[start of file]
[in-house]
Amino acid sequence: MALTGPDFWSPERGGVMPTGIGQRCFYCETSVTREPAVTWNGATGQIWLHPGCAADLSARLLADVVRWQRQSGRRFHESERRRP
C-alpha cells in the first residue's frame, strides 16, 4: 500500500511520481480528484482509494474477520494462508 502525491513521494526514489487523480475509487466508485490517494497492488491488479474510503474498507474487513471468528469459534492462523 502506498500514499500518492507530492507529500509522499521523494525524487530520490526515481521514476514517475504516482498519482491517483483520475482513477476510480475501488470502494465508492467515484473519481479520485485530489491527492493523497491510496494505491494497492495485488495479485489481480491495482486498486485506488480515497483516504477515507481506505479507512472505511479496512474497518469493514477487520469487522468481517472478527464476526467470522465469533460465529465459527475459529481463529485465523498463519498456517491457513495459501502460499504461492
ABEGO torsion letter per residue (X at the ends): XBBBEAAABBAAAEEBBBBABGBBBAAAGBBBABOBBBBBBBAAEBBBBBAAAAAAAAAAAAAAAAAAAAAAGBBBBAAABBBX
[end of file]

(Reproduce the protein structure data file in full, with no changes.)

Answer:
[in-house]
Amino acid sequence: MALTGPDFWSPERGGVMPTGIGQRCFYCETSVTREPAVTWNGATGQIWLHPGCAADLSARLLADVVRWQRQSGRRFHESERRRP
C-alpha cells in the first residue's frame, strides 16, 4: 500500500511520481480528484482509494474477520494462508 502525491513521494526514489487523480475509487466508485490517494497492488491488479474510503474498507474487513471468528469459534492462523 502506498500514499500518492507530492507529500509522499521523494525524487530520490526515481521514476514517475504516482498519482491517483483520475482513477476510480475501488470502494465508492467515484473519481479520485485530489491527492493523497491510496494505491494497492495485488495479485489481480491495482486498486485506488480515497483516504477515507481506505479507512472505511479496512474497518469493514477487520469487522468481517472478527464476526467470522465469533460465529465459527475459529481463529485465523498463519498456517491457513495459501502460499504461492
ABEGO torsion letter per residue (X at the ends): XBBBEAAABBAAAEEBBBBABGBBBAAAGBBBABOBBBBBBBAAEBBBBBAAAAAAAAAAAAAAAAAAAAAAGBBBBAAABBBX